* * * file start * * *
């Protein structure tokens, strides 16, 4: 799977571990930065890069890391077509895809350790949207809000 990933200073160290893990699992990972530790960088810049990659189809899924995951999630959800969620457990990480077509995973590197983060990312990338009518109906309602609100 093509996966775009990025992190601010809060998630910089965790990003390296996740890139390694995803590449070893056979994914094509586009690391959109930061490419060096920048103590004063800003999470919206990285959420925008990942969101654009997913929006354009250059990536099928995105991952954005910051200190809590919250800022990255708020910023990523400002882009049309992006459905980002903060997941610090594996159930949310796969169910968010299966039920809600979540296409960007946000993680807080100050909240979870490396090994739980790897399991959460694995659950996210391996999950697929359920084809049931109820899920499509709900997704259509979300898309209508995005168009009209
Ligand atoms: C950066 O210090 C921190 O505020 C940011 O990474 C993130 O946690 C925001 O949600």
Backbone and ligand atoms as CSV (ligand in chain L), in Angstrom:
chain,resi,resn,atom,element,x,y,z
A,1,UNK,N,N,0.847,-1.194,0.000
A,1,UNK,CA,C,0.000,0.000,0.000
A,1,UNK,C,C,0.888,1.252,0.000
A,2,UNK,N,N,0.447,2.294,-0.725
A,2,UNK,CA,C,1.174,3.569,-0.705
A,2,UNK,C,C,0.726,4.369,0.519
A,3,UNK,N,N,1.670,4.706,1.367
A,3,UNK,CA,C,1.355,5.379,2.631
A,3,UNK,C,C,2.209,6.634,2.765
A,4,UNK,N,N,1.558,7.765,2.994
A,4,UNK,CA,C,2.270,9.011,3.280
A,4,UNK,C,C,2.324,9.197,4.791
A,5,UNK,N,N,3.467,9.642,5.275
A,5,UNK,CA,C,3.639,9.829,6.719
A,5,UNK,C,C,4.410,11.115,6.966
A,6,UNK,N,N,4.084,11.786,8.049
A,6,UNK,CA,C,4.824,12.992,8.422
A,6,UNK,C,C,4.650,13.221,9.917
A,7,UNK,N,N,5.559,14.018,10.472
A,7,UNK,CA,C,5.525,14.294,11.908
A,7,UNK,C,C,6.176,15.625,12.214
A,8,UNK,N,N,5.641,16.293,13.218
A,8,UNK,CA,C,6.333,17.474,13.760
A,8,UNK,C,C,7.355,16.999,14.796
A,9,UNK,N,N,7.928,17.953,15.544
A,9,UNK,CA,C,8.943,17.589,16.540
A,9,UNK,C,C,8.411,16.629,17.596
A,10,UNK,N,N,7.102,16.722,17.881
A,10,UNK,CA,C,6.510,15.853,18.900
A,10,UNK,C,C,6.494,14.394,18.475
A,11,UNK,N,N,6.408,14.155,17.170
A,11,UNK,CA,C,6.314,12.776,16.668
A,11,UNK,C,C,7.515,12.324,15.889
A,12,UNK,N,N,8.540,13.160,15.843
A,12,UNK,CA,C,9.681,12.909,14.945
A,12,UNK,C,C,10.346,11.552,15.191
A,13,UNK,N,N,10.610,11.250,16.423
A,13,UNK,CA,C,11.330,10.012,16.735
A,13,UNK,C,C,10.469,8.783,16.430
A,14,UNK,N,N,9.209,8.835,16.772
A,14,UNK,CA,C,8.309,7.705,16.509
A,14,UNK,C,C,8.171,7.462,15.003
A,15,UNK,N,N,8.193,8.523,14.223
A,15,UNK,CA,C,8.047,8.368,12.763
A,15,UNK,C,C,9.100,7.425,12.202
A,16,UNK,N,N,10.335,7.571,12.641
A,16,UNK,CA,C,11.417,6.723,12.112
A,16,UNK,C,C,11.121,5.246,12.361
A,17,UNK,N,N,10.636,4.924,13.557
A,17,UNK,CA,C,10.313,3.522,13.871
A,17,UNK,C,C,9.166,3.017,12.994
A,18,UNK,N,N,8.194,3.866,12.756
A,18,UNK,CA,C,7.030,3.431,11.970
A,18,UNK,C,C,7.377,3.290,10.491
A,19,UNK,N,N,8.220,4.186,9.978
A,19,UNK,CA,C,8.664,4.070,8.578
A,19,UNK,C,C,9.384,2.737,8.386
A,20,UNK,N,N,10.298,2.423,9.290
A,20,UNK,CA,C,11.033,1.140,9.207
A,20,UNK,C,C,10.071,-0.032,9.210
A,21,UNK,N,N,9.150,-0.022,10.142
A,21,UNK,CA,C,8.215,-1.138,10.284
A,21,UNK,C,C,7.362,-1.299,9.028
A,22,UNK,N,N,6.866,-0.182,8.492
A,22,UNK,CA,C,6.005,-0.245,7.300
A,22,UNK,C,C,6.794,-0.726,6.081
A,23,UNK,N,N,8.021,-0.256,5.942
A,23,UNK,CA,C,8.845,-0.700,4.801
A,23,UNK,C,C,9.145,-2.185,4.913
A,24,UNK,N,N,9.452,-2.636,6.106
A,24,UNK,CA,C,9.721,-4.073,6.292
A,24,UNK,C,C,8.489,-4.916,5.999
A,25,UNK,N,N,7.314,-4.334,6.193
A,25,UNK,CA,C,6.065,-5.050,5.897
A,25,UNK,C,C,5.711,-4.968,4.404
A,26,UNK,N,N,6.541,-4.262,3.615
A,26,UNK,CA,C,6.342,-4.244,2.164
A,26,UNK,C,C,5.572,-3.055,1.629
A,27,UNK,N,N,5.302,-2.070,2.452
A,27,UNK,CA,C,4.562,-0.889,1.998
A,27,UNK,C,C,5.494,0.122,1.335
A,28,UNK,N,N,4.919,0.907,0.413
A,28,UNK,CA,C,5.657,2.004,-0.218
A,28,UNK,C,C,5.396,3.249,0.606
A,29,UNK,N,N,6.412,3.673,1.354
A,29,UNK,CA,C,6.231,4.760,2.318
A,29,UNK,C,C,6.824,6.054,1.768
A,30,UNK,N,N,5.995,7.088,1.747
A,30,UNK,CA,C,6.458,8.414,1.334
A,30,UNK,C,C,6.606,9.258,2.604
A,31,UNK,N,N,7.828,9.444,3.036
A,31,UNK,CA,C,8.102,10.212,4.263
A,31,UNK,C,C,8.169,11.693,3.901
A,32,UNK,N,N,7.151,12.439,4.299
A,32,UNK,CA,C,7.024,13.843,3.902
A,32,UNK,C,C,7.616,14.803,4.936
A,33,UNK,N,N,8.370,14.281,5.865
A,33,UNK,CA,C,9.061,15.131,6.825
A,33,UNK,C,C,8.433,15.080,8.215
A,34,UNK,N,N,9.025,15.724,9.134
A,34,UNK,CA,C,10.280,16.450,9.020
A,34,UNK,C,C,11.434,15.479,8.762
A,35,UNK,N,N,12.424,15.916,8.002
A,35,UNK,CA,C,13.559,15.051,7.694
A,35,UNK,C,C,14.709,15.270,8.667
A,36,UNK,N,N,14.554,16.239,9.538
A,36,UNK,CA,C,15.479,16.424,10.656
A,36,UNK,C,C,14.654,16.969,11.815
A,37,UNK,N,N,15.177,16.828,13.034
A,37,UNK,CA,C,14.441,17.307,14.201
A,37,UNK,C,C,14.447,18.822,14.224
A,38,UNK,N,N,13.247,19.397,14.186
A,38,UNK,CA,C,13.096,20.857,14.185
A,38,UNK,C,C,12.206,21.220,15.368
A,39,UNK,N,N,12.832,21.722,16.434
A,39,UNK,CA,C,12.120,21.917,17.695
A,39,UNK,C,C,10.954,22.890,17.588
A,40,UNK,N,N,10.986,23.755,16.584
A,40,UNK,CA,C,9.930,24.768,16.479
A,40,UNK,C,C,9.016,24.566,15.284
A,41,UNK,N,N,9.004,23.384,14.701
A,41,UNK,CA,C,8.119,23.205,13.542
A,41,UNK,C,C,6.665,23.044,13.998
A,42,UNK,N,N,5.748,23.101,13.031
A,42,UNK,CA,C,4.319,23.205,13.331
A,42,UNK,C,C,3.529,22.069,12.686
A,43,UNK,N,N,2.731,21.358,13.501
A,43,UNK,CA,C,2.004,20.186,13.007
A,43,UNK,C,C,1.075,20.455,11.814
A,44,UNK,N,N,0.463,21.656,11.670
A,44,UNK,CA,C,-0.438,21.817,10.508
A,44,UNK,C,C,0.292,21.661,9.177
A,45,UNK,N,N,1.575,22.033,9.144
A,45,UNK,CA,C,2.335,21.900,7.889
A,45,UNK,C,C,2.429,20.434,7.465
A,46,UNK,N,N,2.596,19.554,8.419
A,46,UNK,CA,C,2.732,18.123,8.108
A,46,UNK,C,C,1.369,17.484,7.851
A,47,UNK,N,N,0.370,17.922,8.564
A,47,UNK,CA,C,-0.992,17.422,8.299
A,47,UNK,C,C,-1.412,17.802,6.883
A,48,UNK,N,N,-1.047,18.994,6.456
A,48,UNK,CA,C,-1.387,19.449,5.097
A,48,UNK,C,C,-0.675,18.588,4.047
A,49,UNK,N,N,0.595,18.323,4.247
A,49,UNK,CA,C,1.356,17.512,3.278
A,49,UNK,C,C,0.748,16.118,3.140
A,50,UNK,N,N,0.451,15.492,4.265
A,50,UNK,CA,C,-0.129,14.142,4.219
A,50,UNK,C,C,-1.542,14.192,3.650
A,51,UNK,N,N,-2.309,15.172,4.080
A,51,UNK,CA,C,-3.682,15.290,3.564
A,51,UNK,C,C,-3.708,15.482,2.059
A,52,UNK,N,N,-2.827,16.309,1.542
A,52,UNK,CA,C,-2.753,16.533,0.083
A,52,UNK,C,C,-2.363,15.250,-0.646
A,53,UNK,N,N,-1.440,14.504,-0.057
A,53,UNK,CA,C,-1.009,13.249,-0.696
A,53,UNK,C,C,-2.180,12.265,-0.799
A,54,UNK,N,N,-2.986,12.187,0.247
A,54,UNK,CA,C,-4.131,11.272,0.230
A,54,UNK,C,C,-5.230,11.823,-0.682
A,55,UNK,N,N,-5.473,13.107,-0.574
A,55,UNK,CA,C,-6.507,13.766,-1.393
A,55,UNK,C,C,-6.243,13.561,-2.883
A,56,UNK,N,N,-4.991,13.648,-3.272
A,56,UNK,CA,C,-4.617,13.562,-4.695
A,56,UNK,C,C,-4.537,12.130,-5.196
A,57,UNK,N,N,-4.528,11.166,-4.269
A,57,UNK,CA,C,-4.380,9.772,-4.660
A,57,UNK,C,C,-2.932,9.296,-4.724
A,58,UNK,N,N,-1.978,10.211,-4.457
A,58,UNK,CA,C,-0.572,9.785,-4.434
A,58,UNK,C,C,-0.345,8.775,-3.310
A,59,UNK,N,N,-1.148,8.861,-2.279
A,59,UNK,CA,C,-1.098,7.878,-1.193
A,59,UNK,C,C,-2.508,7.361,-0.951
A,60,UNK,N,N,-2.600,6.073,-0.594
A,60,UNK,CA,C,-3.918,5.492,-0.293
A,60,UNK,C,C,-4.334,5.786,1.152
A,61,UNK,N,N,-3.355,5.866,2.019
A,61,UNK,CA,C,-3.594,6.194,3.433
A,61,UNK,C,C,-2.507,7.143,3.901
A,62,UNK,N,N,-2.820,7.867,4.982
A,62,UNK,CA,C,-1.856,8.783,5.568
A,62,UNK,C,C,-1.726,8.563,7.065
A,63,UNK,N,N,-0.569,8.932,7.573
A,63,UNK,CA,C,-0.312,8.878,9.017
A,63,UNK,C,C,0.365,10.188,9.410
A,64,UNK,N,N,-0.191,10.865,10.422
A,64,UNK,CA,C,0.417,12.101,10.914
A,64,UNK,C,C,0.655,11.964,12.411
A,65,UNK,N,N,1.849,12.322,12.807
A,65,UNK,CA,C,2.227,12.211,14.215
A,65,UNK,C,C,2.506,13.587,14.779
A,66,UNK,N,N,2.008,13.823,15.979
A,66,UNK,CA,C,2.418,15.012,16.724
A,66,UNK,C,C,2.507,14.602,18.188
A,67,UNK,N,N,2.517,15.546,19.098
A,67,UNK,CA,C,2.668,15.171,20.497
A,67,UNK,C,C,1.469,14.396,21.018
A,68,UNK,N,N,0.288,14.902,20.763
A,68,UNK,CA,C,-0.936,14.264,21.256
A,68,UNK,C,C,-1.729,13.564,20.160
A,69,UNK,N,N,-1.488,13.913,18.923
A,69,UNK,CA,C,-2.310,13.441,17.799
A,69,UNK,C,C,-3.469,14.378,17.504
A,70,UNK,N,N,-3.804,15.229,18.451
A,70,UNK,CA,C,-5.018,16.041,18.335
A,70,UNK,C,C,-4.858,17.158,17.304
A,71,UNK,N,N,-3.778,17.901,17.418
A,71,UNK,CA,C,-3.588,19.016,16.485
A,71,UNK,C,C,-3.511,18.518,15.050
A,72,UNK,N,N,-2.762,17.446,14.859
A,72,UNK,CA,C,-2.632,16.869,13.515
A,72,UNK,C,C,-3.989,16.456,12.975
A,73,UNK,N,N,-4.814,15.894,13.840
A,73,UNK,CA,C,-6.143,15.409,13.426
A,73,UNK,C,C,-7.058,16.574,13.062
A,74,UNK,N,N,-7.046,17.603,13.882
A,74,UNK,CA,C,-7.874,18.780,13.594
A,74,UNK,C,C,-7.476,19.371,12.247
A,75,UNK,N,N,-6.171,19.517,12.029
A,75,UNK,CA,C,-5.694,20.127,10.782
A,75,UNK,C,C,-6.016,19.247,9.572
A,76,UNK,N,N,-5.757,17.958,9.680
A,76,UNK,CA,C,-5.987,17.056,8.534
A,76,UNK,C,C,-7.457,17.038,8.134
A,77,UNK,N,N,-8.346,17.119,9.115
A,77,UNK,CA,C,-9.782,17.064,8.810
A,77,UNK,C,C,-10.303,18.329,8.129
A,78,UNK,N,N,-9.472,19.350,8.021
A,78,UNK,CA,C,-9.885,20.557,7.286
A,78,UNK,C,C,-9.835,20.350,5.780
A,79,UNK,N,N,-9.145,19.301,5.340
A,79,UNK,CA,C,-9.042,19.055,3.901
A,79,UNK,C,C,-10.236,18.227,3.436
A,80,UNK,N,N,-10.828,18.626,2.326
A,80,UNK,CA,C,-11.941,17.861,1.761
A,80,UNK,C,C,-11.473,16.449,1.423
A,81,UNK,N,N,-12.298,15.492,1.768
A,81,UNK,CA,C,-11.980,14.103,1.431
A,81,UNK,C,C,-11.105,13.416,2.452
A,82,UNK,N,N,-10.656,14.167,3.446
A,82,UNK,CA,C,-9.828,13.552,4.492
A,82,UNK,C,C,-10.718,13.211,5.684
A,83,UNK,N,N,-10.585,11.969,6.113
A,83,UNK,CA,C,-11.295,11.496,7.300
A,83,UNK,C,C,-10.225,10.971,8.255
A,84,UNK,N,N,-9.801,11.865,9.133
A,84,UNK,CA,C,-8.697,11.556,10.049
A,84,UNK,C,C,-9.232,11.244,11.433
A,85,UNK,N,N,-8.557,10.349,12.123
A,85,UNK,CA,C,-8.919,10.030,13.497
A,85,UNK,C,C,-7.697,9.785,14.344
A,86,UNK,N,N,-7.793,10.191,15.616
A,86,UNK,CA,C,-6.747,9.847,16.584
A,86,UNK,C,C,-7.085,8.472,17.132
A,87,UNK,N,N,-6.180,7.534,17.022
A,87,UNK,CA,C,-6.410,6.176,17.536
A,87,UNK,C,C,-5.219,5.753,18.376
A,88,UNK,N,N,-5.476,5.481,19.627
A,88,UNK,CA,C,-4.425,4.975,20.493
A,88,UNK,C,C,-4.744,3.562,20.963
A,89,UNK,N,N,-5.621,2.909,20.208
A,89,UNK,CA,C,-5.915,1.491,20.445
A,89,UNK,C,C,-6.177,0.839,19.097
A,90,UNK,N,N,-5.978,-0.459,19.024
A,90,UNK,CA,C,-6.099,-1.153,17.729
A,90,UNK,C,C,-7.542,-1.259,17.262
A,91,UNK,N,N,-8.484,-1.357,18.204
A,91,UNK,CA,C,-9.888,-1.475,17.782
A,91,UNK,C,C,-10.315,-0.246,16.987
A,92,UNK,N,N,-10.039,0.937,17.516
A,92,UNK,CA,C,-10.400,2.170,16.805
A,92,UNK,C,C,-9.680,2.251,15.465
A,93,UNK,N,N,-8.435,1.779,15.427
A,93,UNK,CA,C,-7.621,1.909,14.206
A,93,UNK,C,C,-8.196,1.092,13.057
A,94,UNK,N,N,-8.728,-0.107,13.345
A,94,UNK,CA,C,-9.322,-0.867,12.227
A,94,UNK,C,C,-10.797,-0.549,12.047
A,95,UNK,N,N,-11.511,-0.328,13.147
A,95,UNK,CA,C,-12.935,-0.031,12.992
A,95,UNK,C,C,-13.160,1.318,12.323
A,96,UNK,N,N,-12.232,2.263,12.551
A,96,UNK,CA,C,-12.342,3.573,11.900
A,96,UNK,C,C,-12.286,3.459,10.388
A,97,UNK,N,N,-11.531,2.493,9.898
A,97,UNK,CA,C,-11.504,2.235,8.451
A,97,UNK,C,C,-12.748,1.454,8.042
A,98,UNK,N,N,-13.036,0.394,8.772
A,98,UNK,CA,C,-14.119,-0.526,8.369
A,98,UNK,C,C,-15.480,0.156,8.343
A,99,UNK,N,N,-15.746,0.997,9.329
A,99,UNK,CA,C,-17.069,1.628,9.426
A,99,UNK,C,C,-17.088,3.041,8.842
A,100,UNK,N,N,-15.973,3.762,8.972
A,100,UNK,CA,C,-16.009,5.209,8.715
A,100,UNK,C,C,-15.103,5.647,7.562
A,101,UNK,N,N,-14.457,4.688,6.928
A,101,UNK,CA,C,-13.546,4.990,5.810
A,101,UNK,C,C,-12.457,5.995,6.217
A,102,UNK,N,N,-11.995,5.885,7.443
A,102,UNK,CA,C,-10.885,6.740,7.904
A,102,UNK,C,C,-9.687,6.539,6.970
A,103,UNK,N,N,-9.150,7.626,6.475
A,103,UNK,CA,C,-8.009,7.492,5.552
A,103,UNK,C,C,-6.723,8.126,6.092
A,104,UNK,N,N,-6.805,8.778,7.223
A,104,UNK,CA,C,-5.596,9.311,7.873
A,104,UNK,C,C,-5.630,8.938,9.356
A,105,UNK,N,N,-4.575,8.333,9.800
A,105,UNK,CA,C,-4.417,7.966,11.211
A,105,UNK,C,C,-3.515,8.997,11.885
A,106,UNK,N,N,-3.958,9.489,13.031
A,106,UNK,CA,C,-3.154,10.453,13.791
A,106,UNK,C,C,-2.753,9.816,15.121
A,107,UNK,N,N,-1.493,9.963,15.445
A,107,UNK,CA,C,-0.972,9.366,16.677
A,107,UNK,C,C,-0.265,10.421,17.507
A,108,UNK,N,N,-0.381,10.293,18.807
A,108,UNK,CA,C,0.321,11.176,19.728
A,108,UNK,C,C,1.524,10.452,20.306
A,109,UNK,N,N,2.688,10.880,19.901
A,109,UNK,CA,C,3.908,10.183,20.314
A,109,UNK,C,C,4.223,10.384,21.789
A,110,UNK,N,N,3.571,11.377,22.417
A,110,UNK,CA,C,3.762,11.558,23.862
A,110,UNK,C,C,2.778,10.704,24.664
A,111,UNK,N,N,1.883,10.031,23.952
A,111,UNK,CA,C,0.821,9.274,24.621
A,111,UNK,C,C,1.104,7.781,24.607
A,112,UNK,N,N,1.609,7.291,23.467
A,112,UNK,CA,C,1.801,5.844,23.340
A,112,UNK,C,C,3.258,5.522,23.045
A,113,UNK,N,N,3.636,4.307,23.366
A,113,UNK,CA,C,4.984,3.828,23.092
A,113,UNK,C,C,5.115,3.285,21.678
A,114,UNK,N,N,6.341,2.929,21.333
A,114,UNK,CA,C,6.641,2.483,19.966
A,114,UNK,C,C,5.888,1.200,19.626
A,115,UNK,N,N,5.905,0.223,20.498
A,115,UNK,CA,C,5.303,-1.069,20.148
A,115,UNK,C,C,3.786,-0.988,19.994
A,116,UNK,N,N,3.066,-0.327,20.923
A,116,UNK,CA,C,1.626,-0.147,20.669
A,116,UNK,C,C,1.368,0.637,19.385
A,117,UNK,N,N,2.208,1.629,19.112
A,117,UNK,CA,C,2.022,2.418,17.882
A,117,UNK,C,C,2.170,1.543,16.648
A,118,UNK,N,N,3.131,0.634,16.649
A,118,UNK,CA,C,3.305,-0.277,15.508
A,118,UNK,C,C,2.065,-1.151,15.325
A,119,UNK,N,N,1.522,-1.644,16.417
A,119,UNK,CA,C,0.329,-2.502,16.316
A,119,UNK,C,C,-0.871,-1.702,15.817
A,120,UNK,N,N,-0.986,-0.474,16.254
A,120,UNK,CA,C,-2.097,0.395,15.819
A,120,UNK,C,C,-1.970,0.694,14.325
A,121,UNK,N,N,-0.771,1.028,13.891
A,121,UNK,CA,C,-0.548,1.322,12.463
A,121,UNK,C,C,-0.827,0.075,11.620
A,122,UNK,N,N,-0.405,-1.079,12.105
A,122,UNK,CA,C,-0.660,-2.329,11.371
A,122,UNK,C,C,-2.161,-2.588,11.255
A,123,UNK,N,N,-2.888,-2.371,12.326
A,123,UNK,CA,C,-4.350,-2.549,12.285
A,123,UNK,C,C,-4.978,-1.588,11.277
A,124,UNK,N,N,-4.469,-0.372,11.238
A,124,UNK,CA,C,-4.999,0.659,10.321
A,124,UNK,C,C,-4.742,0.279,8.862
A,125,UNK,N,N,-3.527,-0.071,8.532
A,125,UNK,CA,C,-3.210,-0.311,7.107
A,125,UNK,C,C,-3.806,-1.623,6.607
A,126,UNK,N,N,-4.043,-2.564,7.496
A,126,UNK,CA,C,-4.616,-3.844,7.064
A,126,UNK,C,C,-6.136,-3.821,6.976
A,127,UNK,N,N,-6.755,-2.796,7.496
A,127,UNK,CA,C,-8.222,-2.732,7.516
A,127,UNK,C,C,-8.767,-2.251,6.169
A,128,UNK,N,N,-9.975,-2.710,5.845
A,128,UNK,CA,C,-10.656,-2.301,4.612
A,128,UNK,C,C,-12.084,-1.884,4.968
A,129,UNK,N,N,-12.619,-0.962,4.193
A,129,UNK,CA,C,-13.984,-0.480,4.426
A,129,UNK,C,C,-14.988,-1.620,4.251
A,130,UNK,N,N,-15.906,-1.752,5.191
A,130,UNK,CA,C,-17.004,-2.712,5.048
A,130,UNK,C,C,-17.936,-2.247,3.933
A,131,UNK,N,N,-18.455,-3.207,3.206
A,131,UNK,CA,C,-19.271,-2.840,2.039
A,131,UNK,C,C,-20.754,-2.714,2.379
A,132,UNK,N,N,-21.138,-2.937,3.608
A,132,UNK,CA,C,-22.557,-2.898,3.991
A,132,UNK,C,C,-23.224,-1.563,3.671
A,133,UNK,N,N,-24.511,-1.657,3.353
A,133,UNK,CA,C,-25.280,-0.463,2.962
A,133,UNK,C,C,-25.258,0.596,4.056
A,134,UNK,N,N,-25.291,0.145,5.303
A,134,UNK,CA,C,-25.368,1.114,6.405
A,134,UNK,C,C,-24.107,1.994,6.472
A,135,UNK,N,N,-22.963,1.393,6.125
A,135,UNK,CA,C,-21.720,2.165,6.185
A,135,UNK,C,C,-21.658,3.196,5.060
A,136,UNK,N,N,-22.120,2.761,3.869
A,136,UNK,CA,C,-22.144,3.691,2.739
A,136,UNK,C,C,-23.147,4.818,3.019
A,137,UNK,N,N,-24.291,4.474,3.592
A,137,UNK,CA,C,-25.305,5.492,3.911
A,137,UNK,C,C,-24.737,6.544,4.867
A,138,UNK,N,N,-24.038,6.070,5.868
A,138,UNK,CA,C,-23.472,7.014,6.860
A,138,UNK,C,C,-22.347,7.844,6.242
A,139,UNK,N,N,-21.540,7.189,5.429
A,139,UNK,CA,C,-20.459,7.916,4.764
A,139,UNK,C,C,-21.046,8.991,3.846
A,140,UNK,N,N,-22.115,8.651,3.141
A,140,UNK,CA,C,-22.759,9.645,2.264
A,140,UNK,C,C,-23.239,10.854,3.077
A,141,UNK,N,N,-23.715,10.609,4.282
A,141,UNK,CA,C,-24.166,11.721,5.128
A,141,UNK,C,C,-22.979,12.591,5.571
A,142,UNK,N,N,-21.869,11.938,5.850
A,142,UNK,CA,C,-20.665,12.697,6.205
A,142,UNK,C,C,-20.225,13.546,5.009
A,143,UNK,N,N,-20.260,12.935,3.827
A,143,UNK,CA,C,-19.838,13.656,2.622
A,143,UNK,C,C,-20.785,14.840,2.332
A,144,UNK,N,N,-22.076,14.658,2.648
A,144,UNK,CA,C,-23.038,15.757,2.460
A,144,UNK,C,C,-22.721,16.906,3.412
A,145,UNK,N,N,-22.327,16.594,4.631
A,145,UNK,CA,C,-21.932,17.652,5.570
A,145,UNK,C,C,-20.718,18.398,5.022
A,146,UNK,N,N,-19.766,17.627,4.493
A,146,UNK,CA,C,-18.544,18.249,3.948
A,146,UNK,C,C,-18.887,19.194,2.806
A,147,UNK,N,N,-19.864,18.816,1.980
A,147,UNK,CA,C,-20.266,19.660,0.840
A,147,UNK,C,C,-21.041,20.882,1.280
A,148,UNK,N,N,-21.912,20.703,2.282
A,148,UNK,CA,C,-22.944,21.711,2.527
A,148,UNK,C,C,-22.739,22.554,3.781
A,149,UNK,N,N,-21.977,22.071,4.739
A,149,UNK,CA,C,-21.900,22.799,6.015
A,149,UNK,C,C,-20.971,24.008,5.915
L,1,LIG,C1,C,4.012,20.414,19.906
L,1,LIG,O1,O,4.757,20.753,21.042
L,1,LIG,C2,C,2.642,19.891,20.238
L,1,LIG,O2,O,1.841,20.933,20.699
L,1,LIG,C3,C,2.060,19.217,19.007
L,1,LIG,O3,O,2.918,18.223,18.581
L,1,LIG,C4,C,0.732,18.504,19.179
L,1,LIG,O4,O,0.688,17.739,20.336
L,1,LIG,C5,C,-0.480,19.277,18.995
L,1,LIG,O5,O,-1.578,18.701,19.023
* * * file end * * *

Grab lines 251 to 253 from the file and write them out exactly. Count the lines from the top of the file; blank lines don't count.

A,83,UNK,N,N,-10.585,11.969,6.113
A,83,UNK,CA,C,-11.295,11.496,7.300
A,83,UNK,C,C,-10.225,10.971,8.255